Why does domestic violence occur?
Domestic violence is negative emotion channeled into a physical, mental or emotional the inappropriate outburst onto the significant other. This outburst, which is overwhelmingly male-to-female violence is due to a combination of stress, poor impulse control and a lack of appropriate coping mechanisms. Men who have witnessed or experienced violence in their family are more likely to perpetrate it in their romantic relationships.
For couples, domestic violence tends to persist in a cycle. First, tension builds between the batterer and the woman. Second, the perpetuation of violence and third, the abuser appears calm and loving, begs for forgiveness, and promises to seek help. During this third phase, the man acts deferentially, often showering his partner with attention and gifts and treating her like a queen. Victims tend to avoid seeking help or stop any legal action against partners during this phase.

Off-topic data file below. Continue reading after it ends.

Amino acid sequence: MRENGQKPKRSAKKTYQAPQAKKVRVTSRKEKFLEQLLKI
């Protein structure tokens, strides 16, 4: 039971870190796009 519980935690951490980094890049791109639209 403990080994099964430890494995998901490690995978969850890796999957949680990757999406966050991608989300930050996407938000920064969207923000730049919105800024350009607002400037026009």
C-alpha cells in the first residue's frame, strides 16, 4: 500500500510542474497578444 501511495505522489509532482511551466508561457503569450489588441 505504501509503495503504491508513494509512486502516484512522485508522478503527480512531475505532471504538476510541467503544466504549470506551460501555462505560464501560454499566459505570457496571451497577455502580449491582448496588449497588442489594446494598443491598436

Domestic violence persists because of silence. Victims who often feel scared or ashamed remain quiet, avoid getting help or letting others know about what is happening to them. Unfortunately, this silence, which is understandable, tends to reinforce the idea that domestic violence is uncommon and should remain a private matter.
In order to end the cycle of domestic violence, we must come together, express empathy for victims, and intolerance for abusers. If you, or if someone you know is being harmed in your home, you are not alone. Please get help and let others know what is happening.
Let’s make this Valentine’s Day the beginning of the end of the cycle of domestic violence.